AndroidPub
Published in

AndroidPub

Android Bound Services and MVP

Recently while working on a hobby project of mine, an XMPP chat client, I faced an issue fitting an Android Bound Service into MVP design pattern. The service took user input, processed it and finally passed the result to the Activity to be shown to the user. The project was implemented using MVP design pattern with Dagger2.

Due to the nature of Bound Services, being an Android component that is tightly coupled with the Activity, my main goal was to stick to MVP as much as possible and communicate with the service via the presenter. I couldn’t find any article that touched bound services in the context of MVP so I decided to share my own experience.

More Lifecycle Callbacks

Bound Services add extra lifecycle callbacks to the Activity via the ServiceConnection interface that must be registered when binding the service to the Activity. This meant that I could only get the service instance when ServiceConnection#onServiceConnected() was called. It became clear to me that Dagger isn’t going to fit here due to the presenter being injected with its dependencies when the Activity was created.

Attach — Detach

As Dagger was not an option, it meant I had to pass the service instance to the presenter whenever the service was connected. I already had attach() and detach() methods in place so I decided to pass the service instance with attach() when the service was connected and clear the reference in detach() when it was disconnected. Instead of calling attach()/detach() in onStart()/onStop() respectively, I simply moved the calls to onServiceConnected()/onServiceDisconnected() and replaced attach()/detach() calls with bindService()/unbindService().

I wanted to maintain the presenter’s testability so that I could run the tests locally without Android framework dependency. Just like any other presenter dependency, the bound service was no different. I simply abstracted away the service implementation by creating a service interface and made the presenter work against that. This way, I could easily mock the service in the presenter’s unit tests.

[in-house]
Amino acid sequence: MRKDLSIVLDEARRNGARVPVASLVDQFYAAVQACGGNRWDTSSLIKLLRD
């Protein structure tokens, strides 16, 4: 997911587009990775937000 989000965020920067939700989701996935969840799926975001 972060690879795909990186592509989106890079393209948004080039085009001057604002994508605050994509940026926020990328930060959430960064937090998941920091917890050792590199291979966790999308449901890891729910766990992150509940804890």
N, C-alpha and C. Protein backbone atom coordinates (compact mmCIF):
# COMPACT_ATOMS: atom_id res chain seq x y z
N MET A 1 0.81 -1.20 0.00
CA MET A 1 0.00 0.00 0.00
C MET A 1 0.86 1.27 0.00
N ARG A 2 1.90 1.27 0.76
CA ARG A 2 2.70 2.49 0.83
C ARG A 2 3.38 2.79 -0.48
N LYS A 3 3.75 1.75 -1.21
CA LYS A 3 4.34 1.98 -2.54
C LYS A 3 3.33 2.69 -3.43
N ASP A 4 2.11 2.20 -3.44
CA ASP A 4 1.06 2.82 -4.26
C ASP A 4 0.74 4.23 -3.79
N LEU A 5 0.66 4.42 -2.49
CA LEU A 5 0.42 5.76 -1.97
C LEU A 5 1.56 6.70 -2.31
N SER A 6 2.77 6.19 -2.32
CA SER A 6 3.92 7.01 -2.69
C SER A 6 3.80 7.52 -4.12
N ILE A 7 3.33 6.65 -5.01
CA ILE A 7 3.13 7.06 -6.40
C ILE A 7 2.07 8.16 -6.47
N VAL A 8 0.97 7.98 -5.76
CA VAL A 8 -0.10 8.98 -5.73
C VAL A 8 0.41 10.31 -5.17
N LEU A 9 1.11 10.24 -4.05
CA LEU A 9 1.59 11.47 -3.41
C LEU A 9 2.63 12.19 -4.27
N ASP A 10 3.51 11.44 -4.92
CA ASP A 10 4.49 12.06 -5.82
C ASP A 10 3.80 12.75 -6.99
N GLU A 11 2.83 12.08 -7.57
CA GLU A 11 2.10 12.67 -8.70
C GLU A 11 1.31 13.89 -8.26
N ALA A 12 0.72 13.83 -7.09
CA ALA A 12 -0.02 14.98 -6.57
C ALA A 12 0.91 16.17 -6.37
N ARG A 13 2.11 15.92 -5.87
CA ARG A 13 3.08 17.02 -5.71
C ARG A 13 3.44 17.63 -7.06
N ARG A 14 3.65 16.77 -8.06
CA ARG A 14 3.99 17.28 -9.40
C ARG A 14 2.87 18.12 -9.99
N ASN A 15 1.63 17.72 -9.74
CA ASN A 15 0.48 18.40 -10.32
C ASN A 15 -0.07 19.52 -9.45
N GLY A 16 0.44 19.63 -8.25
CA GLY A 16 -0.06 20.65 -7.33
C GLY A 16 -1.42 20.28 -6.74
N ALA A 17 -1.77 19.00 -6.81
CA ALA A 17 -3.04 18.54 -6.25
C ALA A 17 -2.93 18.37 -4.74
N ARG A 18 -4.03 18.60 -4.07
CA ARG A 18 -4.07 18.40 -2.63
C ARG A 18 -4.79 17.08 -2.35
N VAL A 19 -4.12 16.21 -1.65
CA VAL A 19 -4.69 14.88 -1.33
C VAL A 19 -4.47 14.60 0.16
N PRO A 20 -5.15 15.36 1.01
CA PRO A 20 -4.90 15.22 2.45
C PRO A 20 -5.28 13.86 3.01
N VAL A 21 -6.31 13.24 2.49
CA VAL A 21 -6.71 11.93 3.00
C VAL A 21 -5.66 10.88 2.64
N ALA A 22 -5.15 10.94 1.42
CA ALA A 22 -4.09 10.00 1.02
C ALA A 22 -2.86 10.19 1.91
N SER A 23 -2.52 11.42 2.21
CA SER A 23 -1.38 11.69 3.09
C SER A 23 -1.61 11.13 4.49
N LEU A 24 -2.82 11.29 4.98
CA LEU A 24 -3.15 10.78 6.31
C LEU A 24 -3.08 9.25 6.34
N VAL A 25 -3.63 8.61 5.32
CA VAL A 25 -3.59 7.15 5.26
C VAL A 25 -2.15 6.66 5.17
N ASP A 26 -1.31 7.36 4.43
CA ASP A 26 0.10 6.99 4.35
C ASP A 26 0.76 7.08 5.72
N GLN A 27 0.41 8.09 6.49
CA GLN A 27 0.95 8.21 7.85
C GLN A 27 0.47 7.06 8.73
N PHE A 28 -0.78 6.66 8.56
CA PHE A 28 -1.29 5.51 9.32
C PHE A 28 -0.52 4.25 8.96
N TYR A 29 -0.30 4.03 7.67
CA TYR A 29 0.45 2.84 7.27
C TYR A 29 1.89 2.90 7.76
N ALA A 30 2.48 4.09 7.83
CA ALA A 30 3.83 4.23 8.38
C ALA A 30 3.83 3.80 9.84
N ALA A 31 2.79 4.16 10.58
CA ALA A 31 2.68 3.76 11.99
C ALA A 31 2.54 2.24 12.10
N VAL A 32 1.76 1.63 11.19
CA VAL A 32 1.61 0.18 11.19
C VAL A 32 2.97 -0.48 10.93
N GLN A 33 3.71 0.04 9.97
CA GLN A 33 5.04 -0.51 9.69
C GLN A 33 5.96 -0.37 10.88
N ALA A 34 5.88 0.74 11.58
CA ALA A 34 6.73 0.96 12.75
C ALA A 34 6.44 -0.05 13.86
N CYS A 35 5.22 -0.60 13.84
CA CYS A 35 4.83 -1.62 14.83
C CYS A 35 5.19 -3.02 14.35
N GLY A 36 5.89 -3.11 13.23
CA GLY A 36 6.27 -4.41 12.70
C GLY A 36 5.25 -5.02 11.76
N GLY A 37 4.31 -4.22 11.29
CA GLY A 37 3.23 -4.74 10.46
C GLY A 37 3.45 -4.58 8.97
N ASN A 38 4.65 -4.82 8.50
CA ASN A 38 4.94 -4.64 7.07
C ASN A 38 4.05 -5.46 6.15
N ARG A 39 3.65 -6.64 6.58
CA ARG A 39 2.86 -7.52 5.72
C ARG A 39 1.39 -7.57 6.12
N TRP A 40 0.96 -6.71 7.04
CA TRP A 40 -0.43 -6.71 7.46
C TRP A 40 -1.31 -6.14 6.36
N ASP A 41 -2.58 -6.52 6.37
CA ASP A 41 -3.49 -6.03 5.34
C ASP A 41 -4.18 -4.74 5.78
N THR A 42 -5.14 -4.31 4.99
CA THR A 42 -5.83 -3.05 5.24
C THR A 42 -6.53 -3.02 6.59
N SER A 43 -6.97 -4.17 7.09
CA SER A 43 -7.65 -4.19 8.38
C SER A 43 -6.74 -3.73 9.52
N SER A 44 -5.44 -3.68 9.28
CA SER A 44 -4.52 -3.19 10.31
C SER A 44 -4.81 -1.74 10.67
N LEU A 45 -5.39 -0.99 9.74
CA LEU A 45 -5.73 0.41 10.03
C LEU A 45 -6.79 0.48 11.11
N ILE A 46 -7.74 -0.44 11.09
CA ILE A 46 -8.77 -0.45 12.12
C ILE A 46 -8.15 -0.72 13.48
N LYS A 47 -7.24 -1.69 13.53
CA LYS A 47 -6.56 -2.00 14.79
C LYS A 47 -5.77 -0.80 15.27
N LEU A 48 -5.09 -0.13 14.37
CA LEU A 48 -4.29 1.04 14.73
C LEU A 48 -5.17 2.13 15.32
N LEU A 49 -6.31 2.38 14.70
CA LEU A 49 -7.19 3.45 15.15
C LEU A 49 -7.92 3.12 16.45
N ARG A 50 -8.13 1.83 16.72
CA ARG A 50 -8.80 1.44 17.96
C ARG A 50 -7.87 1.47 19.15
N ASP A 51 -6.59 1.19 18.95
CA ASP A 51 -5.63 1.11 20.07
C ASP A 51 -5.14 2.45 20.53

This solution worked very nicely. The only downside which I found so far is the necessity to do null checks before every service call.

Android Bound Service with MVP

In the code above, you can see that when ChatService is bound, it returns LocalBinder instance which has getService() method that returns the service interface. The actual service implementation is implemented in another class and is injected to ChatService#onCreate() using Dagger. This way, you can unit test the service implementation in isolation — independently from the Service lifecycle. MessagingService and MainPresenter implementations were left for brevity.

I’d be really interested to hear how others have handled Bound Services with MVP so please leave your feedback in the comments section below.

Sample App

Here’s a sample messaging app that I made which utilizes this pattern.

Further reading
If you’re looking for more info about Android MVP, I highly recommend this comprehensive article by Francesco Cervone.

https://twitter.com/nimroddayan

--

--

Get the Medium app

A button that says 'Download on the App Store', and if clicked it will lead you to the iOS App store
A button that says 'Get it on, Google Play', and if clicked it will lead you to the Google Play store